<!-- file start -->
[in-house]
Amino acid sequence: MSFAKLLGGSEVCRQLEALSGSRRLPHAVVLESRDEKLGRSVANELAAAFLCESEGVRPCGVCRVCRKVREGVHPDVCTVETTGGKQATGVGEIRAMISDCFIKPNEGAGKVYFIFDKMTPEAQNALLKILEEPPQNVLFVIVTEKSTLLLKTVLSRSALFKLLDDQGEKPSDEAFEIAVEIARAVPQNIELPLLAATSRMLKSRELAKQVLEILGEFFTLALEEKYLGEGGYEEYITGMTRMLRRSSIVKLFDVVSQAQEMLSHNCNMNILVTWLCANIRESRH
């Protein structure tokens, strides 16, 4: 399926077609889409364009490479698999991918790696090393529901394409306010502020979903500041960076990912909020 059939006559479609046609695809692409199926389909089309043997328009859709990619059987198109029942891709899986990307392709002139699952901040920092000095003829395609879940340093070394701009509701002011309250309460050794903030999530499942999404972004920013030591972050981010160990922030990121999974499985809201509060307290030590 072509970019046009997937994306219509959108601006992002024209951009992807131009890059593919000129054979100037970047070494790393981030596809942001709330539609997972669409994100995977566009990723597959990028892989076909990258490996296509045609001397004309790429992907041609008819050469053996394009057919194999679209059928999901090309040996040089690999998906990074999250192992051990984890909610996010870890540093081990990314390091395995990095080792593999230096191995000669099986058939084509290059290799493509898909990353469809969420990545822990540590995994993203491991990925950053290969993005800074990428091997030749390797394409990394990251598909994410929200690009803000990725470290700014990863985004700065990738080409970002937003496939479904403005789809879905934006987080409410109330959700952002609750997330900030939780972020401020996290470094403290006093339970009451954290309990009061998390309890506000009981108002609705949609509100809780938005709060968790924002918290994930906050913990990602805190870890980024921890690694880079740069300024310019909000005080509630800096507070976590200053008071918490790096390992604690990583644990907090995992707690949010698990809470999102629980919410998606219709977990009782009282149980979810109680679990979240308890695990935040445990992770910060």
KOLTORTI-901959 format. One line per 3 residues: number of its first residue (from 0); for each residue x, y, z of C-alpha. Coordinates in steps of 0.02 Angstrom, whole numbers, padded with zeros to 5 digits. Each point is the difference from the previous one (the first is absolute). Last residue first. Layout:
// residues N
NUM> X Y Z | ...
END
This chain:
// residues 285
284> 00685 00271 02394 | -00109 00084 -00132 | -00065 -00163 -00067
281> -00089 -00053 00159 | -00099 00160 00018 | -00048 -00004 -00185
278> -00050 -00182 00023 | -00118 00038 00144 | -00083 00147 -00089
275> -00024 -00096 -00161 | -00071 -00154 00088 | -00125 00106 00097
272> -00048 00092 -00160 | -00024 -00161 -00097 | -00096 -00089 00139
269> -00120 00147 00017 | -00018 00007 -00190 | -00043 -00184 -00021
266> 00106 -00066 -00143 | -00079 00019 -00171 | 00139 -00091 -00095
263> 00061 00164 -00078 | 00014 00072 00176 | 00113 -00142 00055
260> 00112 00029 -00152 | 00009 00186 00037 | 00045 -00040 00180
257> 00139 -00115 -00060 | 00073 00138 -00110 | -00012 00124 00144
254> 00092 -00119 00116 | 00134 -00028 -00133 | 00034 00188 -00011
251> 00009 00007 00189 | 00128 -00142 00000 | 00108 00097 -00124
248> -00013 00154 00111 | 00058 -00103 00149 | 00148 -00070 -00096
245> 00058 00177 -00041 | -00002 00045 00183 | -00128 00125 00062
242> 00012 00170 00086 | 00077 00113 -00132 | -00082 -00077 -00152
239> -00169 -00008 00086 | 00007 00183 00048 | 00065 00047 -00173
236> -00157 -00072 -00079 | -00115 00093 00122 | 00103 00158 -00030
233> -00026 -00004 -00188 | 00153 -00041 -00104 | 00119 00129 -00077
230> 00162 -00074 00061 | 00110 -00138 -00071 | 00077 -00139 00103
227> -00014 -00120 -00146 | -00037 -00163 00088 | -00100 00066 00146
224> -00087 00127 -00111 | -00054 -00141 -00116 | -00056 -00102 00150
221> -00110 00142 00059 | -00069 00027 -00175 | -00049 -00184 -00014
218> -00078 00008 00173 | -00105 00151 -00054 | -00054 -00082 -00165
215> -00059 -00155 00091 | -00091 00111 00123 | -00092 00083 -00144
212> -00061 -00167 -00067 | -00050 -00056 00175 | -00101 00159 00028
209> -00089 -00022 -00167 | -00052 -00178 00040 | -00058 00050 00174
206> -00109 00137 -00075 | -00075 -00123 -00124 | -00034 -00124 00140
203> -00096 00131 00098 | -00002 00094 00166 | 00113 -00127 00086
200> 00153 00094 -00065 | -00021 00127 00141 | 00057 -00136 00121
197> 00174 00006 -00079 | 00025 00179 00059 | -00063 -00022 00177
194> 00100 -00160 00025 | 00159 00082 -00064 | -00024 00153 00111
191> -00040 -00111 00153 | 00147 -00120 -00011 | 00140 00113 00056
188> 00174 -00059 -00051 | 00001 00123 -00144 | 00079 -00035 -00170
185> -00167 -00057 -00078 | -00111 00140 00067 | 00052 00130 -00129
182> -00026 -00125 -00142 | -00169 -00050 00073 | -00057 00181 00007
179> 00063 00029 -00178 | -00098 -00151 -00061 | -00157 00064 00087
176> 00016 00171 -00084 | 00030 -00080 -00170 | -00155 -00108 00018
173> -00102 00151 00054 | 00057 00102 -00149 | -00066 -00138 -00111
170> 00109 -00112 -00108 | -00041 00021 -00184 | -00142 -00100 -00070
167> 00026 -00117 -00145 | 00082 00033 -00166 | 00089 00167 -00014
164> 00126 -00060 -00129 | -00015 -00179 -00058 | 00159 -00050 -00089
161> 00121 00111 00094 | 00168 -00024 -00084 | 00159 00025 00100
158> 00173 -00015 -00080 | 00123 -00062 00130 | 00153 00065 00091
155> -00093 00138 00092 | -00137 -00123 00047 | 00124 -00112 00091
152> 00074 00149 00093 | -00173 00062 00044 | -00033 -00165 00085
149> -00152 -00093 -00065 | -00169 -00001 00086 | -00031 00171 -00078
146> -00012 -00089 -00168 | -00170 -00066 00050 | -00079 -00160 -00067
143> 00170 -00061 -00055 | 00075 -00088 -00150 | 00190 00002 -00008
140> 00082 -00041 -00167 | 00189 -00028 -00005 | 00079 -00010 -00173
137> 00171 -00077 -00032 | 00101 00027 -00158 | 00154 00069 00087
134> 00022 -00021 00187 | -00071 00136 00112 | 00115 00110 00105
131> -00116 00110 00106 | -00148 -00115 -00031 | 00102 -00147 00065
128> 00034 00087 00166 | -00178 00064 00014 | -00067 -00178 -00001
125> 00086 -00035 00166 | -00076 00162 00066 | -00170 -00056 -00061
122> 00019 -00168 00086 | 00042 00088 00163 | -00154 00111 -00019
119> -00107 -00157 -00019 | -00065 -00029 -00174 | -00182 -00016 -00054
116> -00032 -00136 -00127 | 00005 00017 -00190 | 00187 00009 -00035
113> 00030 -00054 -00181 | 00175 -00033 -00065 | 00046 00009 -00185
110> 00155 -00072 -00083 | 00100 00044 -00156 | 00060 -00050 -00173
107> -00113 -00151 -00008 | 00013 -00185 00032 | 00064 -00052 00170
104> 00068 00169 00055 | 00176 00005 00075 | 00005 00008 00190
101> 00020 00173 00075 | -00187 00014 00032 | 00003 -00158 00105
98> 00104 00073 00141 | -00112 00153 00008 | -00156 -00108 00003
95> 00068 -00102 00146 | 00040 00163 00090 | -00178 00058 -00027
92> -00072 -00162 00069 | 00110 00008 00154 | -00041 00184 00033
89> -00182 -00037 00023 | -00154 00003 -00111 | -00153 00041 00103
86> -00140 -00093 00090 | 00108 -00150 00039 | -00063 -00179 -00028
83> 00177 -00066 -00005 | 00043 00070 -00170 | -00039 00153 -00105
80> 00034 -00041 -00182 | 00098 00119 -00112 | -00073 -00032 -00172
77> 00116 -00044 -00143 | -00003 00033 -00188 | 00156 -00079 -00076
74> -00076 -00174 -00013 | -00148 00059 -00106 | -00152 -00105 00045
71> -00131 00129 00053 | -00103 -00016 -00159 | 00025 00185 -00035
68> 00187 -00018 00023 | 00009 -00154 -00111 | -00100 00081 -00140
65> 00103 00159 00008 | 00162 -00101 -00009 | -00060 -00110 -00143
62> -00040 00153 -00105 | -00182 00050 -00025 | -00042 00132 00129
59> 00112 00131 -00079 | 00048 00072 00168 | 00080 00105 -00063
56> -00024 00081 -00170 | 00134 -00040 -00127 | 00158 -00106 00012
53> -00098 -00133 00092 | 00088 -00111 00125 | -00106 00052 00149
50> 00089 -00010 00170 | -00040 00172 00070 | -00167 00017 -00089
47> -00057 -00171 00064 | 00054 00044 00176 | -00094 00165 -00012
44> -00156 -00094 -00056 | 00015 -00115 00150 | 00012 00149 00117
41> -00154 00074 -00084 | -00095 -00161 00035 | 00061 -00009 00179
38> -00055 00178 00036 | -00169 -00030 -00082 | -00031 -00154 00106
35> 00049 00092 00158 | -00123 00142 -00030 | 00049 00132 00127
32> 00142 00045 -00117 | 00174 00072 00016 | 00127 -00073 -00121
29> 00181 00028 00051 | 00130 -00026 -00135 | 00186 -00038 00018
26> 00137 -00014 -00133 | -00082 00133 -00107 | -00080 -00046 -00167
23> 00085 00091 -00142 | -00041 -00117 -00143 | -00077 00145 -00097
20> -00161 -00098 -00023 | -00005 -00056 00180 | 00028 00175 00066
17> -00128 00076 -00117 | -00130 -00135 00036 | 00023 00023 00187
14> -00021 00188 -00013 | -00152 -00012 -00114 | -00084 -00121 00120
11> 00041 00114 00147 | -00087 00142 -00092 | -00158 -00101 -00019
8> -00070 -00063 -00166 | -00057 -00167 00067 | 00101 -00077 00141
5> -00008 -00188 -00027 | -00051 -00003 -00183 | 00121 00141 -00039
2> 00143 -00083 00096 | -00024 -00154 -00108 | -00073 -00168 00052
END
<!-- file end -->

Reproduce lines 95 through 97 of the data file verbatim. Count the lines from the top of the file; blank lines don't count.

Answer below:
29> 00181 00028 00051 | 00130 -00026 -00135 | 00186 -00038 00018
26> 00137 -00014 -00133 | -00082 00133 -00107 | -00080 -00046 -00167
23> 00085 00091 -00142 | -00041 -00117 -00143 | -00077 00145 -00097